Sometimes you don’t know the face of your lover.
I didn’t. Just ghost caresses, phantom servants, a gauzy bed draped in silk where I spilled a single drop of wax.
I waited for a year to see those blond curls, the face between Adonis and Ares, for true love is sweet like flowers, but feverish as war, and the skin of the God of Pain is tan with Grecian sun.
There was a scar on his thigh where it seemed he had poked himself with one of his arrows, but other than that he was perfect, my Eros.
I died then, and I knew the kings and queens who left me at the bottom of that cliff, sacrificed, were right: I had married Death. Eros and Thanatos are not so different, both winged fates we all encounter in our dwindling candle flames, and wax is funny in that it doesn’t burn, not really.
Just a little sting like a needle getting past a thimble.
The wax didn’t awaken him. It was my soul leaving my body for just a moment, to join with his and rest at his breast, because mortal forms can’t make love to an immortal, not really.
I love him, I love him, I love him. That is what I whispered to his heart. Still, he left me. Men are funny like that. They ignore heroism in women, us baring our truths to them. Afraid of commitment, the only love I had ever known fled.
I sorted seeds. I met with Pan in my mourning. I went to the Iron Queen and brought beauty back in a box for his tempestuous mother.
Unlike Orpheus, I wove my bright laurels out of a barren place – I knew Eros would only love me if I was as beautiful as Aphrodite, and though I was the most beautiful of women, gods are still vain creatures who know nothing of the matters of the heart.
So, I applied the sweet hope Persephone kept on her vanity to my brow, and I died a second time, this time in Eros’ arms.
No god raised me from the dead. That’s impossible. Look what happened to Eurydice. Raising mortals from Hades is ill-advised. Eros is brilliant, and his arrows sorrow-sweet, but even necromancy is beyond his power, no matter how much like Thanatos he is, though I had married the God of Little Deaths.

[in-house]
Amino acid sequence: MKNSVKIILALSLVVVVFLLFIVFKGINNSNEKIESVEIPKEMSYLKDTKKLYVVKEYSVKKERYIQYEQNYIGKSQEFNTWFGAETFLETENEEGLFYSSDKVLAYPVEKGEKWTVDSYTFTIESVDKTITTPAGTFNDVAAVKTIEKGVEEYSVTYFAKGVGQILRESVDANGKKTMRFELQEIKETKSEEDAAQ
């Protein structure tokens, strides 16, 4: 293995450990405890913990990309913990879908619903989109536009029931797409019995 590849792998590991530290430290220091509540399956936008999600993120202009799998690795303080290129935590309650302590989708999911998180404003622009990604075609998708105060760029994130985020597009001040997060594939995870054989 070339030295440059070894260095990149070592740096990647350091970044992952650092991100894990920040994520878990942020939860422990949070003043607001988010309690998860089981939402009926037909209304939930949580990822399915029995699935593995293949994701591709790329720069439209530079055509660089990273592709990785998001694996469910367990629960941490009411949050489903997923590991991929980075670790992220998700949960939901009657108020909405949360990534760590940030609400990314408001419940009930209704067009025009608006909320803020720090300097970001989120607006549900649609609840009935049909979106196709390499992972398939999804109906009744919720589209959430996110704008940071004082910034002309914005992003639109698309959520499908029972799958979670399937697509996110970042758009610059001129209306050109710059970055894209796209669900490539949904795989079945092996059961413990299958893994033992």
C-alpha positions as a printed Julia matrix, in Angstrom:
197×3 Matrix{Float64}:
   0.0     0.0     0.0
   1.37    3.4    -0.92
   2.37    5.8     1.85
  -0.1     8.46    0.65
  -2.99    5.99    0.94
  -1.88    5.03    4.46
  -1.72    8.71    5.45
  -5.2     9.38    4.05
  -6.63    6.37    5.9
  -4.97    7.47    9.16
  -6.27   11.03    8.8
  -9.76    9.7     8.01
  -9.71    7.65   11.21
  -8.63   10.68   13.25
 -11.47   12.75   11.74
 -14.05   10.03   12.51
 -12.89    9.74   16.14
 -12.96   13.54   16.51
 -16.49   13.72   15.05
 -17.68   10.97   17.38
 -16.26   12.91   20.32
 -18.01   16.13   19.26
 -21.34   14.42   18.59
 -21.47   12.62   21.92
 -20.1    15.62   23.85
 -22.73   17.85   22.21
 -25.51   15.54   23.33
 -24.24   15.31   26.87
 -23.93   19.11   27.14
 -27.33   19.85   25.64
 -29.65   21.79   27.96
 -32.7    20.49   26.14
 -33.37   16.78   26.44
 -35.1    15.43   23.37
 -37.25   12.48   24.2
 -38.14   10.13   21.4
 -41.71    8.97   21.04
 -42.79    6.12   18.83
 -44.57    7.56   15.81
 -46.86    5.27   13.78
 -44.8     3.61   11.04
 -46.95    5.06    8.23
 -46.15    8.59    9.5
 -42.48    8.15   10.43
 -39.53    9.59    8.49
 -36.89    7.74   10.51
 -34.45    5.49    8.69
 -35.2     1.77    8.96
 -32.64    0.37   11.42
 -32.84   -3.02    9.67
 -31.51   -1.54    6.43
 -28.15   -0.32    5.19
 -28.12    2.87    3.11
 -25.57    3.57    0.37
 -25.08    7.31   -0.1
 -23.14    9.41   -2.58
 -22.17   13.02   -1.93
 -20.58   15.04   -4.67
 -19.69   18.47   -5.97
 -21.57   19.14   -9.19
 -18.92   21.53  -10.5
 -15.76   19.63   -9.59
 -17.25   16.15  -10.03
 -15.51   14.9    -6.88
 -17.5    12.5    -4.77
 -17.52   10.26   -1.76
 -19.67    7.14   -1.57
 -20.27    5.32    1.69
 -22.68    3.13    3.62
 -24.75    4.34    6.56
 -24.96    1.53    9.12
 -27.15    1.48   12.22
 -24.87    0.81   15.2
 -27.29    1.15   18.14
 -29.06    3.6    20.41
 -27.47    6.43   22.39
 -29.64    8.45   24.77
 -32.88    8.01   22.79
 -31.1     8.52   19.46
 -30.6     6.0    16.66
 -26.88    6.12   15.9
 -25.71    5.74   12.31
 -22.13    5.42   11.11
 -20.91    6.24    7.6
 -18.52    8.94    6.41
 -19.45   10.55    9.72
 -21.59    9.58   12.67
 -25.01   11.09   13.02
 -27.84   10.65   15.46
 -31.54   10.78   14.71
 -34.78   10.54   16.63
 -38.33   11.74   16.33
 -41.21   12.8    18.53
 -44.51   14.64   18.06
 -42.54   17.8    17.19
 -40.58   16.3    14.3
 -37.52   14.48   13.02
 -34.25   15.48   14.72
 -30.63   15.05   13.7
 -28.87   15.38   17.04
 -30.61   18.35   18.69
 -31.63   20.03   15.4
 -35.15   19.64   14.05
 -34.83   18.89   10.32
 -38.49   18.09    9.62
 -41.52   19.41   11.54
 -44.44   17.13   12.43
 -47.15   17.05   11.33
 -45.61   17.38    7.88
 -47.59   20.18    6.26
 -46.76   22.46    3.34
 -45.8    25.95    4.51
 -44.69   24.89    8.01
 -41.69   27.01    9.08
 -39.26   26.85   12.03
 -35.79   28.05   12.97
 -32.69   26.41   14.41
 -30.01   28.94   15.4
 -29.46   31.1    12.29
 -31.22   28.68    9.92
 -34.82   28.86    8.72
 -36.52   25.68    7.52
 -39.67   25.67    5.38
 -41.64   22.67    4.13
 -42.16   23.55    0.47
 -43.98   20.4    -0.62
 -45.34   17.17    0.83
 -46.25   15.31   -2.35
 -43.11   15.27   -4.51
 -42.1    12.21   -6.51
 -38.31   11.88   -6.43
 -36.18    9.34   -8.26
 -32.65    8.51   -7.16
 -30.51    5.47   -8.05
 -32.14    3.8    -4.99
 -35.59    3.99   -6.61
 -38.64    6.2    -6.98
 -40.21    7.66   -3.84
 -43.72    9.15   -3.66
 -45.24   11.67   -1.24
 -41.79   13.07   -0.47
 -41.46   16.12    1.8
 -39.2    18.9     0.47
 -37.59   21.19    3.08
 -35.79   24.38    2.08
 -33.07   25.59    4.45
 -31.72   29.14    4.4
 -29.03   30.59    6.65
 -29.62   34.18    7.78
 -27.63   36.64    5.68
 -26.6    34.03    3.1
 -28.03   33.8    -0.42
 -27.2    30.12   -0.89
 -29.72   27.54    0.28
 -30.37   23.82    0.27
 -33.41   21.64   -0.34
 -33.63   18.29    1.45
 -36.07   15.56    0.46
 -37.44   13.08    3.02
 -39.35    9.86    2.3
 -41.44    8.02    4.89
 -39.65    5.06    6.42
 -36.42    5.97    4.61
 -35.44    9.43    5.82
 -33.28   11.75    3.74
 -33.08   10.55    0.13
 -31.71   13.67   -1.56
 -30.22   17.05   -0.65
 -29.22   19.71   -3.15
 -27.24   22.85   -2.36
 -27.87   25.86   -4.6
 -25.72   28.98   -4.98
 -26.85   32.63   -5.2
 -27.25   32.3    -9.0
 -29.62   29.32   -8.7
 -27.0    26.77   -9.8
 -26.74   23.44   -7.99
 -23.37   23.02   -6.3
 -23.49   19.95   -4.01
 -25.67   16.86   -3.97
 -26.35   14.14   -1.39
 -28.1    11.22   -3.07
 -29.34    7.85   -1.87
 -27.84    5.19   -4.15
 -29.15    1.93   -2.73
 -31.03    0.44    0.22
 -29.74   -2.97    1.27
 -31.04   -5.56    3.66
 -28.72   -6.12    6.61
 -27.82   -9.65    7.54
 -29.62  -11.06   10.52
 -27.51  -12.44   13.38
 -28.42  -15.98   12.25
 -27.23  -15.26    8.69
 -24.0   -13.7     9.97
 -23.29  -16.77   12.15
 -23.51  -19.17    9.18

I raised myself up. I sang to my stepsisters and the parents that had abandoned me, all dead now, for my travails took ages. For so long, I had sung beyond the boundaries of time, and now, Greece was ash.
It was a goddess who gave me breath again – sweet Kore, who herself was abducted, and who I regaled with my tale. She kissed me back to life.
We are kindred souls, both married to the most dangerous of gods, with our girlhoods stolen too soon – by every sly look from uncles who abduct us, by every groping of fathers on heavenly hills, by every time a king took our adolescent forms on his lap and ran a beer-stinking hand through our curls.
Maidens are spoils of war to them.
I did not want to be just another girl that lost her heart to someone powerful, my immortal body some fading rose kept in a crystal jar, only to be watered occasionally.
I taught Eros of true love so that no woman would have to suffer at Cupid’s hands like me, ever again. I did everything for a man so ready to cast me aside like yesterday’s broken amphora.
That’s why I have butterfly wings, not a bird’s: because in the calyx of my divinity, I stewed in ambrosia a third death, Psyche Triple-Born, and I am more powerful than all the gods combined.
Wax doesn’t burn – it lingers at the back of your mind.
Love doesn’t hurt – only craving for a man unfaithful.
Women aren’t raised from death – we claw back alone.
And though Olympus is full of stars,
My bed is very cold.
[Allister Nelson is an eclectic pagan and an avid fan of fantasy romance, world mythology, and writing. She loves to cook, bake, bike, and play with her husband and dog in nature. A lifelong Washingtonian, she love writing diverse fantasy romances with a dash of intrigue and spice. Her works can be found at allisternelson.com.]